Friday Brainstorm 10 🧠
Peloton for the mind, thoughts on time, and self-directed learning
Happy Friday and welcome back for the tenth issue of Friday Brainstorm!
Here’s an overview of what you can expect:
BCIs and the future of mental fitness 💪
philosophy and neuroscience of time 🕒
the playbook for self-directed learning 📕
Let’s get right into it —
BCI 2022: Peloton for the Mind
I wasn’t quite happy with the last article in the BCI 2022 series. Rather than doing a shallow exploration of 4 futuristic scenarios, I wanted to do a deep dive this week.
I firmly believe that having control over our focus is the single most important skill of the future. In a few years, BCIs will allow us to effectively train our focus:
Imagine this - it’s half an hour before you start work. You put on your BCI-enabled VR headset and launch the Peloton Focus app. It looks like some friends also just logged in, so you send them invites to a live class that’s about to start. The class is a new type of focus exercise released just last week, inspired by that old Flora app.
Here’s the basic idea - everyone in the class is transported to a large clearing in a forest and each person is growing a tree. The speed at which the tree grows is related to the intensity of your focus, and the goal is to have the tallest tree at the end of the class. Whenever your mind wanders or the intensity of your focus wanes, the tree branches off and starts to grow sideways.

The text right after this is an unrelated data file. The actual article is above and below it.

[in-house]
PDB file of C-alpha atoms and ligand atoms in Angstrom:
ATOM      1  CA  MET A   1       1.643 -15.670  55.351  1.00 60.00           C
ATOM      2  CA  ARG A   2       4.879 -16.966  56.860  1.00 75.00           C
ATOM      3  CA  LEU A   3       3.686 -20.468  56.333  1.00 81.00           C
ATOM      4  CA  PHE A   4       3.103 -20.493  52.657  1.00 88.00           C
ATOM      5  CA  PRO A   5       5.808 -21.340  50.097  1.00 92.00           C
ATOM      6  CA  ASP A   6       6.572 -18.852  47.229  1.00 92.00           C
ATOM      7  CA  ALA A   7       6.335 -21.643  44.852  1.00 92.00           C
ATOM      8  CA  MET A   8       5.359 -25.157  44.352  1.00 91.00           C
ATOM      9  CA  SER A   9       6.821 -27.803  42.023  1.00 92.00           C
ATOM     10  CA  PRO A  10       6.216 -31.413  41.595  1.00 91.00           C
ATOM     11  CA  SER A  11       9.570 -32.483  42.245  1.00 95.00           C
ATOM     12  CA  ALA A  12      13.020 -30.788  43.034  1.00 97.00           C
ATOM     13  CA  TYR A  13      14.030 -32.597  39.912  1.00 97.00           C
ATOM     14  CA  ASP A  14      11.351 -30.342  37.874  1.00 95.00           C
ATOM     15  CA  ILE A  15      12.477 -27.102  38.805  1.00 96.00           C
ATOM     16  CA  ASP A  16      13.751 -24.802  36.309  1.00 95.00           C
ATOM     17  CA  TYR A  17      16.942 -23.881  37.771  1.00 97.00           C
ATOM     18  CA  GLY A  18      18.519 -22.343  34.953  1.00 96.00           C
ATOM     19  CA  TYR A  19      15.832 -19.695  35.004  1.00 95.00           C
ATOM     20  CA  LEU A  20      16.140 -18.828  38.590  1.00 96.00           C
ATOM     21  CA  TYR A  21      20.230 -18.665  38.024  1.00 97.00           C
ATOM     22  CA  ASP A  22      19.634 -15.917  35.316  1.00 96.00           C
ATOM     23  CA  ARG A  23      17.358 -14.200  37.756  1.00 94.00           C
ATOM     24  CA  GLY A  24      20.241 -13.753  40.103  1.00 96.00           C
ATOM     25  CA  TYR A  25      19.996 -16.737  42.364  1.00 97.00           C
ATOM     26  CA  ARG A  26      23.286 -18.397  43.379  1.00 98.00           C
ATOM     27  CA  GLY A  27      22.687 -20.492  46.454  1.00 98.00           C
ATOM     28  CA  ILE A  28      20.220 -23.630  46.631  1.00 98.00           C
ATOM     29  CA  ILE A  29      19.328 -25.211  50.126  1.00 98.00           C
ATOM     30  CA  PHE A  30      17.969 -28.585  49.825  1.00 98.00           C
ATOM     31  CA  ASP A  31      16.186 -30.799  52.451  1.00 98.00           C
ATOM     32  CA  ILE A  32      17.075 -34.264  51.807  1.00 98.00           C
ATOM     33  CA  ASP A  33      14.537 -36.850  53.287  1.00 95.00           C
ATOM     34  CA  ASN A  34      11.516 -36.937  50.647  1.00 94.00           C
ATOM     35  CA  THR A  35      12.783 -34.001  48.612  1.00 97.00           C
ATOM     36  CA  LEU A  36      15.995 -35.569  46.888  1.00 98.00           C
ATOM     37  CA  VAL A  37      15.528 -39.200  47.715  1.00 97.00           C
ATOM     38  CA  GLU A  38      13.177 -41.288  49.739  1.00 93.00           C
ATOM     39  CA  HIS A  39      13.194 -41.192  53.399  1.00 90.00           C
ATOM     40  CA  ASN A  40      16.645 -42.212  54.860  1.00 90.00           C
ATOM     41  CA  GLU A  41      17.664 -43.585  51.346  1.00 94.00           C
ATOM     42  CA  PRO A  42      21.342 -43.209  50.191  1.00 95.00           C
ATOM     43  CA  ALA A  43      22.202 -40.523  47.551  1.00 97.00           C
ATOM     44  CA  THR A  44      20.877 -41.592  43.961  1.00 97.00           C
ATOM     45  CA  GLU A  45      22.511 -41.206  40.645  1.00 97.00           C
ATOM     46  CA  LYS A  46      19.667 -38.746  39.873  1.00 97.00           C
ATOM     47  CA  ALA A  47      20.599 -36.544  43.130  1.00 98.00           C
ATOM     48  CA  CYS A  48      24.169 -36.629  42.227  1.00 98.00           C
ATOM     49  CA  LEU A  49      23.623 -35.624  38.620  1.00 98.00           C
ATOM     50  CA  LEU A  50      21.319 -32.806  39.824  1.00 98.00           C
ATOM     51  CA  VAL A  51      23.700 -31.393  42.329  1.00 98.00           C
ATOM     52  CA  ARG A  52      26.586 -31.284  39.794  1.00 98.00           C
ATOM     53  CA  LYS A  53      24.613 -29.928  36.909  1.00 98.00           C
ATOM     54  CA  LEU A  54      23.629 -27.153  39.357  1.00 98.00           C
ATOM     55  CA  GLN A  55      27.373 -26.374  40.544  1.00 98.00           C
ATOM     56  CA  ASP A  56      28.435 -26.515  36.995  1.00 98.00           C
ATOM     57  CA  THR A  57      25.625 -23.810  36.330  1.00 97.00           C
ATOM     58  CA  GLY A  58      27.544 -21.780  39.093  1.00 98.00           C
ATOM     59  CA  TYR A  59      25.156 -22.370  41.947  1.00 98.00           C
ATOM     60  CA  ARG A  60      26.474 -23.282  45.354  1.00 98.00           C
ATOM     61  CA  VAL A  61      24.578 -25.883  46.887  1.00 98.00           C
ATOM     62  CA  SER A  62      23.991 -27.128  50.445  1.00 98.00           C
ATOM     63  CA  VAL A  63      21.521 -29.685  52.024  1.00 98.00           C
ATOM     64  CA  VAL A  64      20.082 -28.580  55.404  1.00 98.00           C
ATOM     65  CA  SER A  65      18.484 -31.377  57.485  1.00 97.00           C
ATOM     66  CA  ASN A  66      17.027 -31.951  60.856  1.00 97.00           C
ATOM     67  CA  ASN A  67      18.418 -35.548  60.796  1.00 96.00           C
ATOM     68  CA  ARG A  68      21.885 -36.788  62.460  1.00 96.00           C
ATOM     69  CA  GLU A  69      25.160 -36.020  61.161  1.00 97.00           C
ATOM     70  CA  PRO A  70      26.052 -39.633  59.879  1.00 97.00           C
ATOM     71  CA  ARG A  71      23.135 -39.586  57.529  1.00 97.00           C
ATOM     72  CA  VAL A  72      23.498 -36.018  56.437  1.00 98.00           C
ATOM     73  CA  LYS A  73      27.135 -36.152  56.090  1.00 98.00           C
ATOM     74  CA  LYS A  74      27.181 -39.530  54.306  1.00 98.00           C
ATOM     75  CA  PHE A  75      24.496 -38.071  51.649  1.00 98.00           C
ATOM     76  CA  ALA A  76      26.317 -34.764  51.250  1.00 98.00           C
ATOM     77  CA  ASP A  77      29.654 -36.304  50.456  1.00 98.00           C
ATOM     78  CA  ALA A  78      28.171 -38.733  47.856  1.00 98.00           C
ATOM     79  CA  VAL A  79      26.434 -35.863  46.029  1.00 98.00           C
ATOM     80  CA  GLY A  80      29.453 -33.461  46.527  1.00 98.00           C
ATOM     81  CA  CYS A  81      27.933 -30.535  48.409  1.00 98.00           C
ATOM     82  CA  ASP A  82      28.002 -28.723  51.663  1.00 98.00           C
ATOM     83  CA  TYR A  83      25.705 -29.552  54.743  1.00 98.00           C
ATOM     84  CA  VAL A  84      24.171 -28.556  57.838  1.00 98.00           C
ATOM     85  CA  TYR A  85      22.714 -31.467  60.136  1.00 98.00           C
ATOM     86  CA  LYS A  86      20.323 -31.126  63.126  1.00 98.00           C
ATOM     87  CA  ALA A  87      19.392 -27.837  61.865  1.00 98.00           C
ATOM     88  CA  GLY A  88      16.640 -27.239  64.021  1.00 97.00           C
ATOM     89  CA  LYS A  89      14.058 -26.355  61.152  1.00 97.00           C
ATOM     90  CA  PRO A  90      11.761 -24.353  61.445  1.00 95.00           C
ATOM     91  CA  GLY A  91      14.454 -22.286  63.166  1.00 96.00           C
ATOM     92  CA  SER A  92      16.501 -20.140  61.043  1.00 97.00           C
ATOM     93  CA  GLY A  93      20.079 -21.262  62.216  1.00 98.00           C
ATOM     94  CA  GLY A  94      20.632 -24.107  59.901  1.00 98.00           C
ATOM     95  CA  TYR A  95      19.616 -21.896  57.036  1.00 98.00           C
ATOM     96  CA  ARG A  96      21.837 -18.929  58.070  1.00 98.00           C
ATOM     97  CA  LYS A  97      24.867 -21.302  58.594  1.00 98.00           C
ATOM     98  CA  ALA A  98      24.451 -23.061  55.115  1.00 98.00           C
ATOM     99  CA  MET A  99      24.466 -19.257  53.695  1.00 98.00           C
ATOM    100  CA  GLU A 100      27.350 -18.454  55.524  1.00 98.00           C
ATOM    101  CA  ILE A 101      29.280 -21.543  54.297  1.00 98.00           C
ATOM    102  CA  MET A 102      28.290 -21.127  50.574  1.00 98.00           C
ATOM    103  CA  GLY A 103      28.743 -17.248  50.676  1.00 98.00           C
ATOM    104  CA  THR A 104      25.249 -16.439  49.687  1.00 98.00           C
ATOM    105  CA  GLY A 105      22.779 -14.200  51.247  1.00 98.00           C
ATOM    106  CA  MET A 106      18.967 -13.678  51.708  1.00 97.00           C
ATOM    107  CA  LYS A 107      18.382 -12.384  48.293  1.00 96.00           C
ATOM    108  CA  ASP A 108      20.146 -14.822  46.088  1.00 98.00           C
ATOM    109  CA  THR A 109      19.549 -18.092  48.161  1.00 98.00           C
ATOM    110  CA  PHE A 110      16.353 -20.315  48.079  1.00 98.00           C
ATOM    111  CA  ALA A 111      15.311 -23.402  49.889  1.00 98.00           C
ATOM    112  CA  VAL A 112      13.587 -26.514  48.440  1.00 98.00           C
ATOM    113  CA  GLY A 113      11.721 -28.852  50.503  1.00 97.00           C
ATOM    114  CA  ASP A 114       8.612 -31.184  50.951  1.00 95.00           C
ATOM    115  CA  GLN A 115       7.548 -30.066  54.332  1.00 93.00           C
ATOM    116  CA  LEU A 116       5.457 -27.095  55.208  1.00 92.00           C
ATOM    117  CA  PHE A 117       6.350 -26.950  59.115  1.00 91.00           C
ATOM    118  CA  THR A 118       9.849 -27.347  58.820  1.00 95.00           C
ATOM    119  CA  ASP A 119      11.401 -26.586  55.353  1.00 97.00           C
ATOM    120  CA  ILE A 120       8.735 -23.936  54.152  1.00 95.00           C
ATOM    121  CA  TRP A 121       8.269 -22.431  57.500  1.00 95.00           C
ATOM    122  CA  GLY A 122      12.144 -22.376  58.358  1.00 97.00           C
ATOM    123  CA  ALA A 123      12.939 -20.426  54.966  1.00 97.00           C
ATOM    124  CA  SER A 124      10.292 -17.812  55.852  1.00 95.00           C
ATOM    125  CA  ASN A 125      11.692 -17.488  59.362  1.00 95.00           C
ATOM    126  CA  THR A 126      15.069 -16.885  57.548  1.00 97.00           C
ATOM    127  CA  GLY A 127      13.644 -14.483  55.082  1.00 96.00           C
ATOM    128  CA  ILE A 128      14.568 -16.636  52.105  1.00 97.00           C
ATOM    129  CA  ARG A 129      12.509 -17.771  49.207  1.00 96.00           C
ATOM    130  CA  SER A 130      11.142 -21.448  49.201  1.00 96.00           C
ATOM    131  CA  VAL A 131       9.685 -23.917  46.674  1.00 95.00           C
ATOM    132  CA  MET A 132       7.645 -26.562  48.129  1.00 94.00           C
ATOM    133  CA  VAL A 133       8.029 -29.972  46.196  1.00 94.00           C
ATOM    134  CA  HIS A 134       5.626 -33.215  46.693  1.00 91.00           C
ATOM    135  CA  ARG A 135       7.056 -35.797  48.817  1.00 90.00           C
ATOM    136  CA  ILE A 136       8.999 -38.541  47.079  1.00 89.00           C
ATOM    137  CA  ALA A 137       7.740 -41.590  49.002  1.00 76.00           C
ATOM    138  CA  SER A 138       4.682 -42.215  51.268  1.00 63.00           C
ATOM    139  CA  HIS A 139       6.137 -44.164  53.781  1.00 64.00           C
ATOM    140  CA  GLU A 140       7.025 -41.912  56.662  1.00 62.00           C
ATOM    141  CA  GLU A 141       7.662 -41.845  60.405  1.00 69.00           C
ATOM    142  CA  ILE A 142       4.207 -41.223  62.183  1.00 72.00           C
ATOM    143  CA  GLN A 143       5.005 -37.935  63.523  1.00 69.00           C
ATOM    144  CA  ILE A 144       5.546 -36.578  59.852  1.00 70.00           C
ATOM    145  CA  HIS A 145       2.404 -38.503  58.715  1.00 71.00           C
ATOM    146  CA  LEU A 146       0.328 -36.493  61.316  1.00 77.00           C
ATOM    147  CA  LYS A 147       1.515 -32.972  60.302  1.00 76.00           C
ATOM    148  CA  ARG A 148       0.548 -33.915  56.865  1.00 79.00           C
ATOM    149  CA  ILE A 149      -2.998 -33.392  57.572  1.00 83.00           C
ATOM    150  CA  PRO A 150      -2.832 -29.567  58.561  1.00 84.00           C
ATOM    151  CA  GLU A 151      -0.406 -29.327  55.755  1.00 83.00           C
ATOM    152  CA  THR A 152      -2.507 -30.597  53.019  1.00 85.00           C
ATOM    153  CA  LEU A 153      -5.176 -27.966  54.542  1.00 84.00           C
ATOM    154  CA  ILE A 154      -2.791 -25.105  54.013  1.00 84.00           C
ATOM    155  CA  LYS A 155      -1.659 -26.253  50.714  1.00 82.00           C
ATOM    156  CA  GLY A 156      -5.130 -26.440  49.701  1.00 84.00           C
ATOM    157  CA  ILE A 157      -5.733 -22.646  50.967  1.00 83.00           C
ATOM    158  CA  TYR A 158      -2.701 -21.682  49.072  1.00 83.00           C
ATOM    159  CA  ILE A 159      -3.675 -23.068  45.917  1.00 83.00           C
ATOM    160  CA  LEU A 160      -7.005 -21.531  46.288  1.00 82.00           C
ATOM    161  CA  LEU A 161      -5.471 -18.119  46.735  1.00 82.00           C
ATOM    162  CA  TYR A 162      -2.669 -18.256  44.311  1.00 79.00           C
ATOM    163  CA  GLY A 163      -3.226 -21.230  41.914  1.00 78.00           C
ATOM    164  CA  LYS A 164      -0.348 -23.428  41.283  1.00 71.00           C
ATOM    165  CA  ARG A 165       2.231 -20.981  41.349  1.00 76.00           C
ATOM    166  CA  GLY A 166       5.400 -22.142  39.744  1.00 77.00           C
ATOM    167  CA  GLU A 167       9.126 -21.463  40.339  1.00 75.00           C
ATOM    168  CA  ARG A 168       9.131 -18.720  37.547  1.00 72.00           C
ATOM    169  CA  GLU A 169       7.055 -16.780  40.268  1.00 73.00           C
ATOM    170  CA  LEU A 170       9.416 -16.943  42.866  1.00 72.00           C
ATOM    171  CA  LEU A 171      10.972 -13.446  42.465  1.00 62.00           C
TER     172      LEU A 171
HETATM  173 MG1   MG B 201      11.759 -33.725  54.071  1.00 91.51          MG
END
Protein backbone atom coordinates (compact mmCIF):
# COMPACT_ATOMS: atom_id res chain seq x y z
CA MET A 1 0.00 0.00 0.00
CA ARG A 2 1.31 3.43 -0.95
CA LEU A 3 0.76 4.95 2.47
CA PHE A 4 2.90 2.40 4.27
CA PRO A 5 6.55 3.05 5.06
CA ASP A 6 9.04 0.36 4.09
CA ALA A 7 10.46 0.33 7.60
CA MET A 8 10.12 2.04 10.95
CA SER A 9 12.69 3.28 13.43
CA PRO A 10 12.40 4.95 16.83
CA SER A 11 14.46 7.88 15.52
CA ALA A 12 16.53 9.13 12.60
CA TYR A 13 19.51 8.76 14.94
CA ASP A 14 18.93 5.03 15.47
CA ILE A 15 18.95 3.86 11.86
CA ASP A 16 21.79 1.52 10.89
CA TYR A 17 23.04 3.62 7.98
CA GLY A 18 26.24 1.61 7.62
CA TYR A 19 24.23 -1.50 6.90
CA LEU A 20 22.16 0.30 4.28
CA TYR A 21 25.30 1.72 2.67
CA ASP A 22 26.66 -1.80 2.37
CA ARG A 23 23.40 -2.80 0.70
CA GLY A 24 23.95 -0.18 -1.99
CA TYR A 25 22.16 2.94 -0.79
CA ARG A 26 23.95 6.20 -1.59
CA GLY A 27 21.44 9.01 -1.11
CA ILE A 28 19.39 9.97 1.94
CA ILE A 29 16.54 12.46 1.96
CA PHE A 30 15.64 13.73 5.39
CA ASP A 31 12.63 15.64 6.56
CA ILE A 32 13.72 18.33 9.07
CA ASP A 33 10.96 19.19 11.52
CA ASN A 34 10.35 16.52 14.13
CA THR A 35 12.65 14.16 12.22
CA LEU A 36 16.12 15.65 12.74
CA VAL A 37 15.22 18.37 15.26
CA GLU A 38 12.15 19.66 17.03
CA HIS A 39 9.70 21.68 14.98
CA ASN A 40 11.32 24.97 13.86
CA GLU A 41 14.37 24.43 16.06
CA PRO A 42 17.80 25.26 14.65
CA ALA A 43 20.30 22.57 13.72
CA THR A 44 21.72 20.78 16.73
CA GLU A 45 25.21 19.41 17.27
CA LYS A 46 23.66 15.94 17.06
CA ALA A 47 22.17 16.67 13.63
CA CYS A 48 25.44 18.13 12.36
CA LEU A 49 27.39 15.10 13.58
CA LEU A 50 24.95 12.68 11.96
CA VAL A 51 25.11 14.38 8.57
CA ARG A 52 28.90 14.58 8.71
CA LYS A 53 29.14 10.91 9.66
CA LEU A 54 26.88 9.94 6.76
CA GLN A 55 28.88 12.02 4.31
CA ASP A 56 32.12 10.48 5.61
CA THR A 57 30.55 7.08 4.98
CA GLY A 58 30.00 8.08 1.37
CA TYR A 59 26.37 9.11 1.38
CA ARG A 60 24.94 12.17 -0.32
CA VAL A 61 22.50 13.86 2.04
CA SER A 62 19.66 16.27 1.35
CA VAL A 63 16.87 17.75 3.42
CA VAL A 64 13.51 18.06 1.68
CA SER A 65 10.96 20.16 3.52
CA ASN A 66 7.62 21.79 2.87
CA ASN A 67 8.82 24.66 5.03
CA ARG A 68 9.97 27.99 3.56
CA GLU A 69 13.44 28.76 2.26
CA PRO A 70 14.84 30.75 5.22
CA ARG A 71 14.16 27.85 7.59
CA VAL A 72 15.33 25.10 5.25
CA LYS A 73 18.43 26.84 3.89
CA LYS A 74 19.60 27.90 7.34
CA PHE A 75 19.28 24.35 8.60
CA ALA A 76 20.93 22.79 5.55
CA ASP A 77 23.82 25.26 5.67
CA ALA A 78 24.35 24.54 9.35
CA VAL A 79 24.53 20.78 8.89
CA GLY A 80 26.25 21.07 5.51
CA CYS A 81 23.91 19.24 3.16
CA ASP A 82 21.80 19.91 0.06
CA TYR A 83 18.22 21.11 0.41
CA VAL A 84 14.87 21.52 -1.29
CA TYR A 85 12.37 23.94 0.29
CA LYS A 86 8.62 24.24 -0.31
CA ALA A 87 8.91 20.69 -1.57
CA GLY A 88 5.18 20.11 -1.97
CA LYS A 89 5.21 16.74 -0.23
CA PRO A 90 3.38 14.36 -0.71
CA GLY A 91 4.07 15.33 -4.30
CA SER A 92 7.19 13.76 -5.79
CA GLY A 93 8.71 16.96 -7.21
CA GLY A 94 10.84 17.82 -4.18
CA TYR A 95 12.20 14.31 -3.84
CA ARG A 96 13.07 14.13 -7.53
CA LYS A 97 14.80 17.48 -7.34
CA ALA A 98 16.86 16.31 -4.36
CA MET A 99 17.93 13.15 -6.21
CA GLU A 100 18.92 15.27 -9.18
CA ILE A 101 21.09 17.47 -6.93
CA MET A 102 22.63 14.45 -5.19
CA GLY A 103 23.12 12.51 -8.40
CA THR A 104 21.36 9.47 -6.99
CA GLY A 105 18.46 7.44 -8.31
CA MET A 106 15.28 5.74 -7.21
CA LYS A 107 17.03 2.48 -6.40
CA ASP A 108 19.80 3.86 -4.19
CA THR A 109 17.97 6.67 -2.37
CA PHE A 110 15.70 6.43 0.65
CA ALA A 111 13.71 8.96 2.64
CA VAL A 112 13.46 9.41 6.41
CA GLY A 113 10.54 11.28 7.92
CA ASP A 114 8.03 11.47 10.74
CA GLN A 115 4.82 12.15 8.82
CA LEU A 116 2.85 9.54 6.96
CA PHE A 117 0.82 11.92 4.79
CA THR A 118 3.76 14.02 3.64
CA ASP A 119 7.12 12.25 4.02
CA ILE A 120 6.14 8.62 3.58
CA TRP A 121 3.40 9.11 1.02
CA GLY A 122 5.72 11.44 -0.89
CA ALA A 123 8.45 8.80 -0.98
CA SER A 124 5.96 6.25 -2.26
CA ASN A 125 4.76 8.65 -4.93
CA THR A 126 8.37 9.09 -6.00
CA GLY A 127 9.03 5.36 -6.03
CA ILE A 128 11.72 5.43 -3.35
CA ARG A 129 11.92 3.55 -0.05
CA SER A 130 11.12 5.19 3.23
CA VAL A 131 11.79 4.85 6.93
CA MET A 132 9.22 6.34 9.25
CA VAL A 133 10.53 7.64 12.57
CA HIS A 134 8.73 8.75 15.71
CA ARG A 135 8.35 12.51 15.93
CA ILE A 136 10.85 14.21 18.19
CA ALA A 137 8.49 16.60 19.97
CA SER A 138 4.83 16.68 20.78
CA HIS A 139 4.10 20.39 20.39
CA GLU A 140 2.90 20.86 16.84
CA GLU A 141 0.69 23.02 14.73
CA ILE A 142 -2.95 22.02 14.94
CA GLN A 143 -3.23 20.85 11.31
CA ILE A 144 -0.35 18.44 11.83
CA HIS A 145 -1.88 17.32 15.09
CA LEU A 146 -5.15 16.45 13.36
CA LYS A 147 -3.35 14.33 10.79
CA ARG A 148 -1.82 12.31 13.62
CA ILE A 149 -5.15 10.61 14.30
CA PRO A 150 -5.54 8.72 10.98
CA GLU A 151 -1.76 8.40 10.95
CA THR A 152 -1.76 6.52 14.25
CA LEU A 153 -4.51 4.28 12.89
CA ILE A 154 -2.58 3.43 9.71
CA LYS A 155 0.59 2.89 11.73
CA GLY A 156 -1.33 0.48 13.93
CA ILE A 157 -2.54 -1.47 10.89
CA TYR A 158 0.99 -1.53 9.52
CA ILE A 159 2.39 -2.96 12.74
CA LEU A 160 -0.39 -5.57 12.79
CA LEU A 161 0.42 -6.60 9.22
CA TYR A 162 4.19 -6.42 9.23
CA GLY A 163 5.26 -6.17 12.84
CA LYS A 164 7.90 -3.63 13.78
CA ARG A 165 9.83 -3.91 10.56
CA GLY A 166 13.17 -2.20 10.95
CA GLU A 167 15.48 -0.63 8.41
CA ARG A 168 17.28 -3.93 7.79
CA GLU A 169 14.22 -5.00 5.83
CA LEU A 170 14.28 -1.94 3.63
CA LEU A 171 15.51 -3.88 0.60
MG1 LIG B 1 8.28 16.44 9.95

As you warm up, the instructor introduces the soundtrack as well as the distractions they have designed for this class. These distractions vary in difficulty based on the level you’re training at, ranging from erratic forest sounds to pesky squirrels clawing at you.
After the class, you can see how you did compared to your friends (and everyone else). The unique shape of the tree you grew is essentially a graph of your focus over time, but you can also access the in-depth report providing the minute details of the session.
Check out the full article for a longer discussion on the future of mental fitness.
Here’s the thing about time 🕒
I’ve touched on why life feels faster with every year in an earlier newsletter, but the concept of time deserves some more attention.
To me, the felt experience of time is just as important as the science behind it. You need neuroscience AND philosophy to fully appreciate time - so I’ll bring in both.
Maria Popova’s Brain Pickings is among the highest quality online publications. With 13 years of content to draw from, newer articles always link out to older articles of hers that touch on the same topic. It’s a beautiful maze of thoughts to get lost in.
One way to understand time is through the lens of memory. Many people view memory as a recording device, but it’s really more of a tool to predict the future.
“We tend to think of memory as having primarily to do with the past… And maybe one reason we have it is so that we can have a warm feeling when we reminisce, and so on. But I think the thing that has been neglected is its role in allowing us to predict and simulate the future.” — Daniel Schacter
From a neuroscience perspective, there is actually significant overlap in the activity of the frontal and temporal lobes when thinking in either direction of time. One theory states that the concept of time helped early humans understand the continuity between the past and the future.
Beyond predicting the future, this continuity creates a sense of personal identity.
“The consciousness of time and consciousness of self co-create each other to construct our experience of who we are.”
Compared to sight or hearing, which are mediated by specific sense organs, the sense of time is felt in a more embodied way. Time perception is intimately connected to our experience of selfhood. This is abundantly clear when time perception is impaired in mental illnesses such as depression, addiction, and schizophrenia: